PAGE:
“IAQ IQ: Indoor Air Quality and You” podcast, host Tyler Kern chatted with Nick Agopian, the Vice President of Sales and Marketing at RenewAire LLC, and Brian Simmons, RenewAire Senior Technical Sales Support Specialist, regarding ERVs and home ventilation.
- Purpose of ventilation
- ERVs and why we need them in the HVAC industry
- The importance of codes in HVAC
Previously, providing healthy and efficient ventilation was not the priority of the home building industry. Therefore, air quality in residential spaces lagged in comparison to commercial spaces. The energy crisis of the 1970s and 80s highlighted this gap in residential ventilation.
Traditional homes were poorly insulated and prone to leaky airways, which increased the energy consumption for heating and cooling systems to optimize the air quality within the space. Energy recovery ventilation has emerged as a technology that allows contractors and home builders to provide increased ventilation without increasing energy use.
“Energy recovery ventilation offers balanced ventilation in the home,” noted Agopian. All homes must be properly ventilated, most times by opening adjacent windows. However, in periods of extreme temperatures, this may be impossible. ERV removes one cubic foot of stale or contaminated air within the internal environment. It recovers the energy within the air and uses it temporarily to purify another cubic foot of outdoor air to replace the contaminated air. Therefore, ERV is a cost-effective solution that offers balanced ventilation within a closed system.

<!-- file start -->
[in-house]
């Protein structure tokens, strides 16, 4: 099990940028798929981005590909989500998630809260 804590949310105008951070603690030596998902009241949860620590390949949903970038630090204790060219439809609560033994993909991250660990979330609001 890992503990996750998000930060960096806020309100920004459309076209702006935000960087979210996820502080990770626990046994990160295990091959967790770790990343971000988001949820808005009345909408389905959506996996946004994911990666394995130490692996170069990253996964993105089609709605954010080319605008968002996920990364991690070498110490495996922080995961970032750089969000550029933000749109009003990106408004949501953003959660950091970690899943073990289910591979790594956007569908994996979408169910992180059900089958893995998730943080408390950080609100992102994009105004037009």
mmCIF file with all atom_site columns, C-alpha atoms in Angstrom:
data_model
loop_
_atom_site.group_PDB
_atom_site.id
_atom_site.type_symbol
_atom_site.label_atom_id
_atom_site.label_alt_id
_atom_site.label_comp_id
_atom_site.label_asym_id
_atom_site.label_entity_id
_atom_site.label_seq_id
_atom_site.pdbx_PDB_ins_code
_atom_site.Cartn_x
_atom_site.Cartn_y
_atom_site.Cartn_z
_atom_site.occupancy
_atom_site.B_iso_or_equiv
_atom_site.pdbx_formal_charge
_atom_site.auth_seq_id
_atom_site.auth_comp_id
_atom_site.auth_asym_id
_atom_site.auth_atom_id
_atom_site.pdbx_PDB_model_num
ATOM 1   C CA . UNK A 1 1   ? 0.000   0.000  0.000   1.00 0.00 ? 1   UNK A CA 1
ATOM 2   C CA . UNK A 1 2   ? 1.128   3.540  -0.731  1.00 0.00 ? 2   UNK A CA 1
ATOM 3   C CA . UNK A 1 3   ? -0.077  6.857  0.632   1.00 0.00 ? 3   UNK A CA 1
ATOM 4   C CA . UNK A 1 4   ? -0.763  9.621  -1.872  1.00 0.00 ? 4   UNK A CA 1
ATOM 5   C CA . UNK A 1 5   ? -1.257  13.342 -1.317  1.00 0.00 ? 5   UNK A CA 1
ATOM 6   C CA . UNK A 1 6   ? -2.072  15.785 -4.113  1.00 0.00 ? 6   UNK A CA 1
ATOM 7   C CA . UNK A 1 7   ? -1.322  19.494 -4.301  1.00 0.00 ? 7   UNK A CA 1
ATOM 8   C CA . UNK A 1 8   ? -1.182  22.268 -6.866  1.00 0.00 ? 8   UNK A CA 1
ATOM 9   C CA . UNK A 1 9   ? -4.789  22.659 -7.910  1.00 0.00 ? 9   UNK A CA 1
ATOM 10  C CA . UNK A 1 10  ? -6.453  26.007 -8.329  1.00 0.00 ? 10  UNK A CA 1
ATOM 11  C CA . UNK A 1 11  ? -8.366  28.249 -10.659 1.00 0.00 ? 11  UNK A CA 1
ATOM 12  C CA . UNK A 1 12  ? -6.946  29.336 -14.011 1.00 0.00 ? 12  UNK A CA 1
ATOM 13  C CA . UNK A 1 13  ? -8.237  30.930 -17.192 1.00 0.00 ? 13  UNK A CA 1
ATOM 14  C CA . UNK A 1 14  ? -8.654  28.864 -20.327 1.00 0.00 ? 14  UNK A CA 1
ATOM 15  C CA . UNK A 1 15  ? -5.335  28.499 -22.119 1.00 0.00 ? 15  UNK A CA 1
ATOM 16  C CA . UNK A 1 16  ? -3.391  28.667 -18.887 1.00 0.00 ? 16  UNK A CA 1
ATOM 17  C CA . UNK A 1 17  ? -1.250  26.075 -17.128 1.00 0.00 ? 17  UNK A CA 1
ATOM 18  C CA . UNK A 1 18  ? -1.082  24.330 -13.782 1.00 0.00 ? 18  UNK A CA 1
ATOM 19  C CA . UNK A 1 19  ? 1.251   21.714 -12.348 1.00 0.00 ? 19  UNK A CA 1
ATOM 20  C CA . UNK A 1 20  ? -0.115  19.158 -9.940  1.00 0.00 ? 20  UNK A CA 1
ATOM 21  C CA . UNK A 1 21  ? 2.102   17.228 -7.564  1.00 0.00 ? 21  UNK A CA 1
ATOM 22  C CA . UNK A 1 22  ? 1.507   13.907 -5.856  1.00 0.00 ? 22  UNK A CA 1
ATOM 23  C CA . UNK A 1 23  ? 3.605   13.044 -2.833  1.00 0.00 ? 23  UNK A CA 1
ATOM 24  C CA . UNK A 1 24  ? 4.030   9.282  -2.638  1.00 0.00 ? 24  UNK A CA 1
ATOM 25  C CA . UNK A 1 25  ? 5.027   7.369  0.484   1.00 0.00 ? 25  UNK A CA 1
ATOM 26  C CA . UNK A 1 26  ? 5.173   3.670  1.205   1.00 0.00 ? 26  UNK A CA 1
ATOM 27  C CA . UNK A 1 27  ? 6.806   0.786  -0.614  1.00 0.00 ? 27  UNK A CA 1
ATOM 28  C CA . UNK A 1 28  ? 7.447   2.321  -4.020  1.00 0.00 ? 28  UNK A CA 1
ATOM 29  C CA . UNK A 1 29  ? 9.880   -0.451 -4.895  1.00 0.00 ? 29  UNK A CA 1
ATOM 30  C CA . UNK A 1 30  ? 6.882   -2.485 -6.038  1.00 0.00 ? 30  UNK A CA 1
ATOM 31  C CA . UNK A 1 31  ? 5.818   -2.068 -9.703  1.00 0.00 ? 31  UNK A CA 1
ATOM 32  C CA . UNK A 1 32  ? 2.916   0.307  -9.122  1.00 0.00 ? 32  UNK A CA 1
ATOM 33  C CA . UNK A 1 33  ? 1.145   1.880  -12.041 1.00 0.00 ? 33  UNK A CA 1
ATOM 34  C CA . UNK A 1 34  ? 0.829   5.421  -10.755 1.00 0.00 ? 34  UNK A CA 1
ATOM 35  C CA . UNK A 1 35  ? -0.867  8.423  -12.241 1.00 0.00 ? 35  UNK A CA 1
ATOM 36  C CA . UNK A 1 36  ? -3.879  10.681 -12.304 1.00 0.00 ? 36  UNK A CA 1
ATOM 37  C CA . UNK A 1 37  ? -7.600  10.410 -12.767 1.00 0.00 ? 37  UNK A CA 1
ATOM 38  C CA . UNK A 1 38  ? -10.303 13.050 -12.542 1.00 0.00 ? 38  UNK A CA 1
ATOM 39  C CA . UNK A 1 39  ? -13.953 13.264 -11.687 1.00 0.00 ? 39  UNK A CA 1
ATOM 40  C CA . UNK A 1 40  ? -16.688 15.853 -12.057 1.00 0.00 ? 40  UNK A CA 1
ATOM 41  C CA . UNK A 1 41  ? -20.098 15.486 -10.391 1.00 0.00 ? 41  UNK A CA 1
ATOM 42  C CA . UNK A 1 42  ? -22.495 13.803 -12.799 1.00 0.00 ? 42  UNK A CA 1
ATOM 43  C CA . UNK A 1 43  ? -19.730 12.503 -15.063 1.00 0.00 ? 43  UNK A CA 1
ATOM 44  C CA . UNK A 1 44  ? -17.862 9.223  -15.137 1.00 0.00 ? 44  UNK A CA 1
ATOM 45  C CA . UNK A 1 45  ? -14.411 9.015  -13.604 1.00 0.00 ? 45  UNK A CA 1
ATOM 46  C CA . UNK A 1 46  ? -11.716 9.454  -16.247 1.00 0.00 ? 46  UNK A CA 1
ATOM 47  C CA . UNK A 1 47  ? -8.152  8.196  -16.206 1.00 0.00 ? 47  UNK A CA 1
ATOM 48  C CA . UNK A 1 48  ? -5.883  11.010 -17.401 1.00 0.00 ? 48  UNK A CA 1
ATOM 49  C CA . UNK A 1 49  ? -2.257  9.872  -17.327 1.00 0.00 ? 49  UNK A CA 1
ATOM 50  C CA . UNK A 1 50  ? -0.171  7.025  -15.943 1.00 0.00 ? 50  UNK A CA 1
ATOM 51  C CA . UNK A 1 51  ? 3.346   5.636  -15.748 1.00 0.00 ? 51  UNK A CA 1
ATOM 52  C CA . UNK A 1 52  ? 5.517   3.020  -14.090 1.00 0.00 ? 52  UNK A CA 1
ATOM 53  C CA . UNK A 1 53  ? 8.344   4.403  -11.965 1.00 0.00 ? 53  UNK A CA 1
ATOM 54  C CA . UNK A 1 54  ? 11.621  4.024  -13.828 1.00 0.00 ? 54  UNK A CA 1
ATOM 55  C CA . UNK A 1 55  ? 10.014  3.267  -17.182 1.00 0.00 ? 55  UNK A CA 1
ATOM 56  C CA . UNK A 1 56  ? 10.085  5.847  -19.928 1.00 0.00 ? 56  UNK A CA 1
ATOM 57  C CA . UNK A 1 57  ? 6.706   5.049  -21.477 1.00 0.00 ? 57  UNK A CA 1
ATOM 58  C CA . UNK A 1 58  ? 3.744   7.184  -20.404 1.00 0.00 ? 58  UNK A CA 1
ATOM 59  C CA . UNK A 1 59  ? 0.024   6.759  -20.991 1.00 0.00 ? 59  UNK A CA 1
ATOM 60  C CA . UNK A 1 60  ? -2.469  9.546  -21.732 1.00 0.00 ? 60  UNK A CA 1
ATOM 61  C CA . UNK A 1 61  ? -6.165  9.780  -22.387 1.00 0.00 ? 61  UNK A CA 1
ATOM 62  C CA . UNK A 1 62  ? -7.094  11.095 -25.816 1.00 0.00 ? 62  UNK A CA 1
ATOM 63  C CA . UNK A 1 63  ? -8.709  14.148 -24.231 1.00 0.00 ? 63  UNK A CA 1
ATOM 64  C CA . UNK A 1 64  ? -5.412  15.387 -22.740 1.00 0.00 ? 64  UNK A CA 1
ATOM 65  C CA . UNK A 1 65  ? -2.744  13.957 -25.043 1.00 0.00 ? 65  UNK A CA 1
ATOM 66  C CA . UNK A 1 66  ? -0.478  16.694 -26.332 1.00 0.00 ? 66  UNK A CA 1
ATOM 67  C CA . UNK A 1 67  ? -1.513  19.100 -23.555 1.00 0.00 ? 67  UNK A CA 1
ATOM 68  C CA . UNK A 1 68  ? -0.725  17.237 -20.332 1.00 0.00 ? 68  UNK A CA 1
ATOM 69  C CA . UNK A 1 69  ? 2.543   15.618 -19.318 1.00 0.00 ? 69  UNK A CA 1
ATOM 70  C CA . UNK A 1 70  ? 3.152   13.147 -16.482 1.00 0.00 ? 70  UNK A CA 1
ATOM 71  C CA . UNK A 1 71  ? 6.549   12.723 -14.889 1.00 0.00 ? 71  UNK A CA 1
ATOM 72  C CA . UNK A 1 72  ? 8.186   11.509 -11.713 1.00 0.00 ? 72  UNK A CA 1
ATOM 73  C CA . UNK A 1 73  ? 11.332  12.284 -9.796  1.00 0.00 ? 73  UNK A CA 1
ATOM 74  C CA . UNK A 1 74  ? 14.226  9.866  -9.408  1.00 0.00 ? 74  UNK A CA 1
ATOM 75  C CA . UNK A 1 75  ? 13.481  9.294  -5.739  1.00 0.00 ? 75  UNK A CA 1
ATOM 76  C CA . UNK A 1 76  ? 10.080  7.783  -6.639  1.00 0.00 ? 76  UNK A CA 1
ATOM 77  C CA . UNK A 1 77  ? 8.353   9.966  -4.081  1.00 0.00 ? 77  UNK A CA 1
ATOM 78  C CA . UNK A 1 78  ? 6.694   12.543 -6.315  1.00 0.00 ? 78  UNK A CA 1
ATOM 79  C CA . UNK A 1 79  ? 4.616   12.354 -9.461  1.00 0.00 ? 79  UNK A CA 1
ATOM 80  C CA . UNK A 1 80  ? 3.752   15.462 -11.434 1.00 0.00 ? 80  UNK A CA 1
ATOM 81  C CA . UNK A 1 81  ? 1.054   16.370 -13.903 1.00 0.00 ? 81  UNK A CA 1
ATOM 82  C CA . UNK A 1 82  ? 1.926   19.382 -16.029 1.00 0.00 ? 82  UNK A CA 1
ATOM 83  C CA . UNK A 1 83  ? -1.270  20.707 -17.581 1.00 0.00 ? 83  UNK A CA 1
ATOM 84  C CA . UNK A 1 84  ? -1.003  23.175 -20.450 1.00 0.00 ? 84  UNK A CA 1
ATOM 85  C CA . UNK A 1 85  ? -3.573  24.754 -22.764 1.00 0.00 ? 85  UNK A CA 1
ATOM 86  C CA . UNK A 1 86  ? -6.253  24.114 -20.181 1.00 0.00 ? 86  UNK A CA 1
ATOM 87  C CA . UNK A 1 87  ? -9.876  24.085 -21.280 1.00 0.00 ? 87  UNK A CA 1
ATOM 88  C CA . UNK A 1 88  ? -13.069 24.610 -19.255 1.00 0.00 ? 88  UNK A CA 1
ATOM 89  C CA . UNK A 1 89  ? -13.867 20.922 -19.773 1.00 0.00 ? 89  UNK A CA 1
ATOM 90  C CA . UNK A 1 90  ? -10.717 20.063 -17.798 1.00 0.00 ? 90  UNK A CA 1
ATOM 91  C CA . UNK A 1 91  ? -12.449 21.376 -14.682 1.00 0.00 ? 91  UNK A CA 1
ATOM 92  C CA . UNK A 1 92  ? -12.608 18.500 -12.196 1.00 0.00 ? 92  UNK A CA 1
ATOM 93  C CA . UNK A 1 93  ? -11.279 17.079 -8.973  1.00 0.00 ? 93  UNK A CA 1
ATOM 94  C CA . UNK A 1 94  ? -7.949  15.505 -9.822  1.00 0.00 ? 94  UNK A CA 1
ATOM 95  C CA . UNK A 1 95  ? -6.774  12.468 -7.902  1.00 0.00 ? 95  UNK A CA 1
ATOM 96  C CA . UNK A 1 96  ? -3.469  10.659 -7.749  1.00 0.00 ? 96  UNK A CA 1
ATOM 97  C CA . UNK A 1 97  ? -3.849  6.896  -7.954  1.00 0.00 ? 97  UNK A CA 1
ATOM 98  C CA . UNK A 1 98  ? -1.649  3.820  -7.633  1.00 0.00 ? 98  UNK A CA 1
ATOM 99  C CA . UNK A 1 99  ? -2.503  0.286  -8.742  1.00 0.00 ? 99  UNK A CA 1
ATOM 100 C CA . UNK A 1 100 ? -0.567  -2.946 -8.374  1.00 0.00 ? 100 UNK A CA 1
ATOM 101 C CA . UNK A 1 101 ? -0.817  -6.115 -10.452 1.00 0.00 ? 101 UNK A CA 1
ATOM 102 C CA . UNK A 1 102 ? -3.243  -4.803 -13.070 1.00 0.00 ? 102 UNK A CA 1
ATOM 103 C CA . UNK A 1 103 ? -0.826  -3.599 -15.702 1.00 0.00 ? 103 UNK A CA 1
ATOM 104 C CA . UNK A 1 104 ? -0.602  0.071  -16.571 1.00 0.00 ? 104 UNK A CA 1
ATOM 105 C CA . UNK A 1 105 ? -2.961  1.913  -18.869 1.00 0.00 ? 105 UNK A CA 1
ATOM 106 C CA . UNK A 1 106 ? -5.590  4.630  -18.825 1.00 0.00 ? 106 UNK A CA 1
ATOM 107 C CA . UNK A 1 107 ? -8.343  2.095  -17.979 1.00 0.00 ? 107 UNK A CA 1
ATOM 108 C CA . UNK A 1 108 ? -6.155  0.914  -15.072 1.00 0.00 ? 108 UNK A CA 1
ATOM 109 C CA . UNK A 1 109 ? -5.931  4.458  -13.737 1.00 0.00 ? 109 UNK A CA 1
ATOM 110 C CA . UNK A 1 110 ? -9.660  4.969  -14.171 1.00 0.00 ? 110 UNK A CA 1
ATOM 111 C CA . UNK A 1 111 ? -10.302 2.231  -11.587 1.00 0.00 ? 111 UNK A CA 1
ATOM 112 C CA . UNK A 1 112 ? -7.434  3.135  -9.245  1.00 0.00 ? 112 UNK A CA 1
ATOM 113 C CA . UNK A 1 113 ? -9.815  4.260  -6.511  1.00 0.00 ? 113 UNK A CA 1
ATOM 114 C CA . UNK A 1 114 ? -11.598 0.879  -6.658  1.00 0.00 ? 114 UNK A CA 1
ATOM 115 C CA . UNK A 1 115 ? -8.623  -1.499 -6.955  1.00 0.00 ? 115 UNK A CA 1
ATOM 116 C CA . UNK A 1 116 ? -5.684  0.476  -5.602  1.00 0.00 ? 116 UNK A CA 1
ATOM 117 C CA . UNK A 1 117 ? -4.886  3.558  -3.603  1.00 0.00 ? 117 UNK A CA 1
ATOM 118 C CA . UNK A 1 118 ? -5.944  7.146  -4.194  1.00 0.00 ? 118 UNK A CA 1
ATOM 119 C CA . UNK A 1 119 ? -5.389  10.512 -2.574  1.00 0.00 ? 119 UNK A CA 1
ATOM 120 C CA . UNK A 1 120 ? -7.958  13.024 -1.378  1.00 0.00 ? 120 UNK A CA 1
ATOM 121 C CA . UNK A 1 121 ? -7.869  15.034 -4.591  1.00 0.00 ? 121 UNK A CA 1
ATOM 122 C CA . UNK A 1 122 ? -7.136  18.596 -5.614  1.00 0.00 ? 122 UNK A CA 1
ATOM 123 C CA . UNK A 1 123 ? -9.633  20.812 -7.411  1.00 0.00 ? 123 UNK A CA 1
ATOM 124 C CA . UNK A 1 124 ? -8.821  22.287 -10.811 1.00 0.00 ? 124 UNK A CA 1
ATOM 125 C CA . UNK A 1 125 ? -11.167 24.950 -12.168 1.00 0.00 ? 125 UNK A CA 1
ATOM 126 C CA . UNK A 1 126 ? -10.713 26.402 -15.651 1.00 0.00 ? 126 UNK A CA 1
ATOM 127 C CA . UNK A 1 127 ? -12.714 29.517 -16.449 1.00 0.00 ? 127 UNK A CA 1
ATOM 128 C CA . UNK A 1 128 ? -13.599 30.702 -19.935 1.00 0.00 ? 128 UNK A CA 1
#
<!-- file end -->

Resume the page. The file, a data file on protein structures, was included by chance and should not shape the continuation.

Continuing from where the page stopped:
The HVAC industry is regulated by codes, which are in place to ensure customers get the minimum amount of quality and design advocated as the standard required by law. For contractors and home builders, providing the bare minimum amount of ventilation required by law is hardly ideal. In a post-pandemic society, more homeowners are more conscious of the air they breathe and are asking for a higher standard of indoor air quality. As Agopian asserts, there is a need to rewrite the standards to upgrade the codes such that the goal of balanced ventilation can be achieved.”
Another reason why it might be time to re-evaluate the current ventilation code is that the standard for commercial buildings is different from residential buildings. For a time, home ventilation was an afterthought within the industry. According to Simmons, “ERVs are a long-term investment, an upgrade from the usual ‘minimum’—air is clean while heating and cooling are conserved.” This is due to the difference in the intensity of the populace and activities within the space. Previously, experts thought the bathroom was the primary source of air contamination in the home. However, activities in the kitchen are the primary source of pollution—gas stoves generate an unsafe level of air pollution.
Since we have established the fact that the major source of pollution in the house is mostly the kitchen, we need to take care of our environment. Whatever air is in such places is what we breathe in. Good ventilation doesn’t cost so much, at least anything for good health.
HVAC specialists must take it upon themselves to educate contractors on the importance of ERVs. These contractors need to evolve and accept the new technology so they can offer it to the customers.
Finally, ERVs can be put in new and existing buildings. Installing ERVs is straightforward and can be done by HVAC companies. Maintaining an ERV is pretty easy. Here are some tips to maintain an ERV:
- Avoid putting oil into it
- Check the outside vents to remove any trapped dirt
- Check and replace the filters on the inside vents